The British Library has announced a new exhibition of the graphic artform, rethinking it as a research tool. BBC Culture rounds up five smart publications.

The UK’s biggest exhibition of British comics has just been announced, and it’s no Comic Con. Instead, newly discovered Victorian comics will be on show alongside more familiar titles like V for Vendetta this May  at the British Library.

More accustomed to displaying ancient manuscripts, the library is treating the graphic artform with respect. One of its curators, Adrian Edwards, said that comics should be “taken seriously as a research tool”, like great works of literature or “any other primary source”.

Comic books are increasingly taking on weighty themes. Here are five recent examples that exercise the grey matter.

Graphic Canon

A trilogy of anthologies edited by Russ Kick, who has variously been described as “an information archaeologist” and “a Renaissance man”, this series presents classic literature as comic strips. Covering everything from epics like Gilgamesh, The Iliad and Beowulf to Shakespeare, Tolstoy and the Beat poets, it’s a visual tour of the literary canon.


Covering the life and career of Sigmund Freud in just 60 pages, this graphic biography features some of the pioneering psychoanalyst’s most famous cases, as well as walk-on parts from his contemporaries (one image shows him lounging on a ship’s deck with Jung). Written by psychoanalyst Corinne Maier, it reflects its subject with dreamlike visions and a naked mother or two. Its publishers, Nobrow, are about to bring out a pictorial retelling of Ernest Shackleton's expedition across the Antarctic.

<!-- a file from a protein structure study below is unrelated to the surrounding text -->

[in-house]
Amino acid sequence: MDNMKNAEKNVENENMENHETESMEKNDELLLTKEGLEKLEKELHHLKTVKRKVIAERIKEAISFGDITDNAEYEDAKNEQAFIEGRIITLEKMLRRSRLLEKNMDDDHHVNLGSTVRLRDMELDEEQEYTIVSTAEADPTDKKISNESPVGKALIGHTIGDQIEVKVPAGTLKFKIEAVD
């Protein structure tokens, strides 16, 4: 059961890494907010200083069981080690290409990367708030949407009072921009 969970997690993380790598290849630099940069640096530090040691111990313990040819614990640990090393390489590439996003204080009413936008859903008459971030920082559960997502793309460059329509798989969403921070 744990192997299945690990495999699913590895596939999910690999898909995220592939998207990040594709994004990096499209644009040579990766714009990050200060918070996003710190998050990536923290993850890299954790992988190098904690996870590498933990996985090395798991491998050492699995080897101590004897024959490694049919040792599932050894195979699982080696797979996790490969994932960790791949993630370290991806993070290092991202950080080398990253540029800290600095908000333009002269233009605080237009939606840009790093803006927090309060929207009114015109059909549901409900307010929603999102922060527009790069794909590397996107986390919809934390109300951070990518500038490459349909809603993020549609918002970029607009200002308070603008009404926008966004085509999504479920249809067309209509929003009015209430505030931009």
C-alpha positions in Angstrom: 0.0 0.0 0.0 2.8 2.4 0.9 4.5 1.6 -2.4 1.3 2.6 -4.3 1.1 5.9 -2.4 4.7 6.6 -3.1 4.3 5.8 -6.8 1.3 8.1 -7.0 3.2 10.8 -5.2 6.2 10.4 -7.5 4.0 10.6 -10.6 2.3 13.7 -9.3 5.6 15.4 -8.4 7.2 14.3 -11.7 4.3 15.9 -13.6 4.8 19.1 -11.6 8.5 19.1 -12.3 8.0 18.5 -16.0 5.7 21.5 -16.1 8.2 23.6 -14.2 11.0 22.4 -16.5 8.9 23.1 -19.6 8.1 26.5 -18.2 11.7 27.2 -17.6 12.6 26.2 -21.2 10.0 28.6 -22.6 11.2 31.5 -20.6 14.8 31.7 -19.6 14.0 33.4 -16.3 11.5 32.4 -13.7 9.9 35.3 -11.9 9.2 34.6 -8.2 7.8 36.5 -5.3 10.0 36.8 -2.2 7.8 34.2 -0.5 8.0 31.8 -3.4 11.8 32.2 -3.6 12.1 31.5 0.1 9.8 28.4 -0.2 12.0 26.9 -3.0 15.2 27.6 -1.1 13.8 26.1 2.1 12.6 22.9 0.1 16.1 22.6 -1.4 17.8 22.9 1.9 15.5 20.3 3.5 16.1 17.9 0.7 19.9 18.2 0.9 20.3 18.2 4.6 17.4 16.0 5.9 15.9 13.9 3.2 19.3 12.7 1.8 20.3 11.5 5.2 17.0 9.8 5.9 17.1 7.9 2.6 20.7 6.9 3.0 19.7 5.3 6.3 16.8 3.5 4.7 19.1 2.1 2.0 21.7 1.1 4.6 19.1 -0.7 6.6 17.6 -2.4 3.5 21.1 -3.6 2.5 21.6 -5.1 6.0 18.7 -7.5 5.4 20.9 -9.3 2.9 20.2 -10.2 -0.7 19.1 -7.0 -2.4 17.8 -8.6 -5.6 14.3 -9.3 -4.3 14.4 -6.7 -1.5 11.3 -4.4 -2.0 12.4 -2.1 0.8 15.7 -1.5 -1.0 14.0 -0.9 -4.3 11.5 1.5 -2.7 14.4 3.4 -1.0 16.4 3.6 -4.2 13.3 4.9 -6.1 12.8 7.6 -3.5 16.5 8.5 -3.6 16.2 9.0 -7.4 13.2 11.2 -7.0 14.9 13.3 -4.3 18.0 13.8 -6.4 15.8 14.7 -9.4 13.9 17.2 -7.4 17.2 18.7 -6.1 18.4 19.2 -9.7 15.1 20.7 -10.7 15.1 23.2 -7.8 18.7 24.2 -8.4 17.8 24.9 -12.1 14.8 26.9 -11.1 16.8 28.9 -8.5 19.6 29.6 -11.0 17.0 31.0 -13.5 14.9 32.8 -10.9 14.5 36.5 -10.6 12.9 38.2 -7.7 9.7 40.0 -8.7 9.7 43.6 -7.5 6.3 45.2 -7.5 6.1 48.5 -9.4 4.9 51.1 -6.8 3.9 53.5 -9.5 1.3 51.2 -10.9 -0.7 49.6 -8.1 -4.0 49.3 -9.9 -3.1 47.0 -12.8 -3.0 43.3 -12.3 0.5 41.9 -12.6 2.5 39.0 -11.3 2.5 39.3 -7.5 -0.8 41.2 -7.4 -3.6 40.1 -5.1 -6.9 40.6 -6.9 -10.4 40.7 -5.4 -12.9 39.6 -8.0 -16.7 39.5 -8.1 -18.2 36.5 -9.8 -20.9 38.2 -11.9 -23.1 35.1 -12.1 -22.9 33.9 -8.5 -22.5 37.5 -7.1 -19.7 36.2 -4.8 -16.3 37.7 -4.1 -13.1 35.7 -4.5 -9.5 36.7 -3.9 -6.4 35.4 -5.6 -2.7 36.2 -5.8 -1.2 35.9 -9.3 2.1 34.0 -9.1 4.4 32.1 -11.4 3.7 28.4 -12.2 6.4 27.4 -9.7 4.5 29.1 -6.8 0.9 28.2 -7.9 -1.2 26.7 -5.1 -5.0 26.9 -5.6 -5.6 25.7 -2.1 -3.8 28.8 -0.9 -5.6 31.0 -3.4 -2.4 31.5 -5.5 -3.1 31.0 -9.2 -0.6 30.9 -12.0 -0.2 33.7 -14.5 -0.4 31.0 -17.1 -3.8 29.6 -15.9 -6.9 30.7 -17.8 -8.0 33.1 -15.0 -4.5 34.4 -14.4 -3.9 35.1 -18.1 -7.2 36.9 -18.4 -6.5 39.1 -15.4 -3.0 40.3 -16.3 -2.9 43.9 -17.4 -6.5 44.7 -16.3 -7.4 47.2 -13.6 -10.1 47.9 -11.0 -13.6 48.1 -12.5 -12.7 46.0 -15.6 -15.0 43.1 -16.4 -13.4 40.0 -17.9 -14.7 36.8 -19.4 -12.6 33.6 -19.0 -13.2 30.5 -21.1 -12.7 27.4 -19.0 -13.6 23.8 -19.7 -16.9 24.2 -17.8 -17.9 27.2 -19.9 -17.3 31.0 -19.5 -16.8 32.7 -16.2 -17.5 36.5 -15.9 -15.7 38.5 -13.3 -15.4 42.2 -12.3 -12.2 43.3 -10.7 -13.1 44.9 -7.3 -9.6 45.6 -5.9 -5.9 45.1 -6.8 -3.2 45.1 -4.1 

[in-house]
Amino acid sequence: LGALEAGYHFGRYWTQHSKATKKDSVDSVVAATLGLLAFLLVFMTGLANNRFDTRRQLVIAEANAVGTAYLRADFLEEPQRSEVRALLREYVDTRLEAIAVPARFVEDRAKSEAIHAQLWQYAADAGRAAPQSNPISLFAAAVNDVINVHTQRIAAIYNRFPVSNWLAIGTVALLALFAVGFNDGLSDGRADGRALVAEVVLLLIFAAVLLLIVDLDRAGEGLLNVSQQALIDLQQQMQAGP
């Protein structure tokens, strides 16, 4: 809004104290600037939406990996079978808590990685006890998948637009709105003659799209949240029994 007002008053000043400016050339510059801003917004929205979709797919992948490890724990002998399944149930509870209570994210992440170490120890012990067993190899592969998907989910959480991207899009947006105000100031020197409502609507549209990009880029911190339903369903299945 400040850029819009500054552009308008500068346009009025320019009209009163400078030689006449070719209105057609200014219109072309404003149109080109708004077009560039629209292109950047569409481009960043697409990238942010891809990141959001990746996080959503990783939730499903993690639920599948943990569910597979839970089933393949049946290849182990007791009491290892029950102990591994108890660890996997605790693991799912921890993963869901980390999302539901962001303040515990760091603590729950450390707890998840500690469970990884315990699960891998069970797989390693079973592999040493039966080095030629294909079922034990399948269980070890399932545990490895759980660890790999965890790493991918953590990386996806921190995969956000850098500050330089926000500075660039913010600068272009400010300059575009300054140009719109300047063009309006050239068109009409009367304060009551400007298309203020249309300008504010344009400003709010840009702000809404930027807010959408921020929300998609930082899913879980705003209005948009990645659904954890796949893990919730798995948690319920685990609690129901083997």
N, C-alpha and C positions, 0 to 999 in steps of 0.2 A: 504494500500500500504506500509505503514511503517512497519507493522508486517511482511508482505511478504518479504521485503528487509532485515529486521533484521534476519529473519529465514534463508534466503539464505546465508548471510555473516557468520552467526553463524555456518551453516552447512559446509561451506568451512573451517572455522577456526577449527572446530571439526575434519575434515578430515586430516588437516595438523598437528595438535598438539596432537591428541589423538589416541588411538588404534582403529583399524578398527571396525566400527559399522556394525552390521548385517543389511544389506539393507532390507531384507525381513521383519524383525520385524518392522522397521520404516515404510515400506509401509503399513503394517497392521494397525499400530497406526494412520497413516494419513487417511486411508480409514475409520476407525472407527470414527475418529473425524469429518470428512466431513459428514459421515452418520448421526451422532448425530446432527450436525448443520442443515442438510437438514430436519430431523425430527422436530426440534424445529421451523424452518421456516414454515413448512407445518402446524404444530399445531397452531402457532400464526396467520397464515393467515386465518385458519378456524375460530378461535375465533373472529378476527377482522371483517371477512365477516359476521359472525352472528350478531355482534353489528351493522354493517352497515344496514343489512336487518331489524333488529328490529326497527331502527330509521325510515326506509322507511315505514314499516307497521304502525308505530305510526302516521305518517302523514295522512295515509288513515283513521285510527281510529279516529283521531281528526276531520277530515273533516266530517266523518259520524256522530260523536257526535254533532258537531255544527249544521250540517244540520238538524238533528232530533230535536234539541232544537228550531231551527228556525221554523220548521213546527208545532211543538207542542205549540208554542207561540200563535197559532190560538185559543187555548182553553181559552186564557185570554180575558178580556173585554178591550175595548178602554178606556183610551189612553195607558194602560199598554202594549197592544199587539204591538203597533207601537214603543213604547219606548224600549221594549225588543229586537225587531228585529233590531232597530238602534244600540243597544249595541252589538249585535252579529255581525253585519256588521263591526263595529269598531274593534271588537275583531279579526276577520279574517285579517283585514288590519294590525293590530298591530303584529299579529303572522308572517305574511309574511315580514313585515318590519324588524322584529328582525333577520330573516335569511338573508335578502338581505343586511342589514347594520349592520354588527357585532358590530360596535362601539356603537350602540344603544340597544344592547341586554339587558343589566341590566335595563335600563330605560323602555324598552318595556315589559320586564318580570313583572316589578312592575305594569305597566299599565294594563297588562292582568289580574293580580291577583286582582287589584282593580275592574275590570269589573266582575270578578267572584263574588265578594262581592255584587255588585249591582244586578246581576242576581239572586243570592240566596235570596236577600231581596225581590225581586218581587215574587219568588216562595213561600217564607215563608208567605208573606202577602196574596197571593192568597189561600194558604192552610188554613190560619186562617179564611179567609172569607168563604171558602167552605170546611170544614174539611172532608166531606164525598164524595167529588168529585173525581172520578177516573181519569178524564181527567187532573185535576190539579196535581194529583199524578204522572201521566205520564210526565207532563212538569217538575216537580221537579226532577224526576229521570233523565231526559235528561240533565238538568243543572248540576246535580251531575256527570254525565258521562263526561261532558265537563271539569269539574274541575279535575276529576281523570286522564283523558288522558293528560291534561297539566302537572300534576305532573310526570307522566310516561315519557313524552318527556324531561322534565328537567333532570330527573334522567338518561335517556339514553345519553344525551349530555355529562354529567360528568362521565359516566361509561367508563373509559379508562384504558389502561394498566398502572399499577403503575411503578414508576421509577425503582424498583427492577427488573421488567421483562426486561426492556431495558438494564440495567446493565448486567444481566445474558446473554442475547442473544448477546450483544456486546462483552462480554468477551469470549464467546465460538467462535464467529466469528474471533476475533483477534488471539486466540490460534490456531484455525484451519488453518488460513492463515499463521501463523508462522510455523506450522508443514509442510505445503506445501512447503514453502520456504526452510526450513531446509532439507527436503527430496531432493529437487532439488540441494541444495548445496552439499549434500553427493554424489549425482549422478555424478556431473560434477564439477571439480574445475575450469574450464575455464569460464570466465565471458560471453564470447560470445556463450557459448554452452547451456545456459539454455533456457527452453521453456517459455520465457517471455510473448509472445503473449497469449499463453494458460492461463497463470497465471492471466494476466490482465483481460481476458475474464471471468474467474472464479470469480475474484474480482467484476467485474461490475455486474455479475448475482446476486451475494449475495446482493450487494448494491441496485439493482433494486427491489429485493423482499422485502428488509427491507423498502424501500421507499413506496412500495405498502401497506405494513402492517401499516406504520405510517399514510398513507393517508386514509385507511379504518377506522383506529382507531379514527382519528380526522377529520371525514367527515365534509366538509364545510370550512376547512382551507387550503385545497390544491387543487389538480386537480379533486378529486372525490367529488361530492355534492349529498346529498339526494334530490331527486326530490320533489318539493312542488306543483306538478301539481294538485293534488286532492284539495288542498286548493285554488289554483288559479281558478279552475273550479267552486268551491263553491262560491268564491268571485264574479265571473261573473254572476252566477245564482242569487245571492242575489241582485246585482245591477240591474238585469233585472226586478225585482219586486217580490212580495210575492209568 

This reached Number 1 in the New York Times bestseller list, which is no mean feat for a graphic biography of a quantum physicist. Written by former nuclear engineer Jim Ottaviani –who has also written about Niels Bohr and early palaeontologists – it tells the story of Richard Feynman’s life from his childhood on Long Island to his work on the Manhattan Project and the Challenger disaster. The book includes a graphic recreation of the series of lectures Feynman gave on quantum electrodynamics in 1983. A Nobel Prize-winning superhero comic.

Supergatari: History of World Philosophy

Philosophy is given a comic book treatment with this eBook about a cartoon superhero who bends the space-time continuum to discuss ideas with the world’s most influential thinkers. From roof-jumping with Kierkegaard to archaeological digging with Foucault, Supergatari isn’t afraid of big ideas: the character also appears in a video clip about paradigm shifts.


Venturing into graphic art, Smithsonian Books published this biography of Charles Darwin, introduced by a group of wild animals in Madagascar. It sets the ‘beetling’ expeditions of Darwin’s youth within the wider context of creationism and the scientific culture that framed his thinking.

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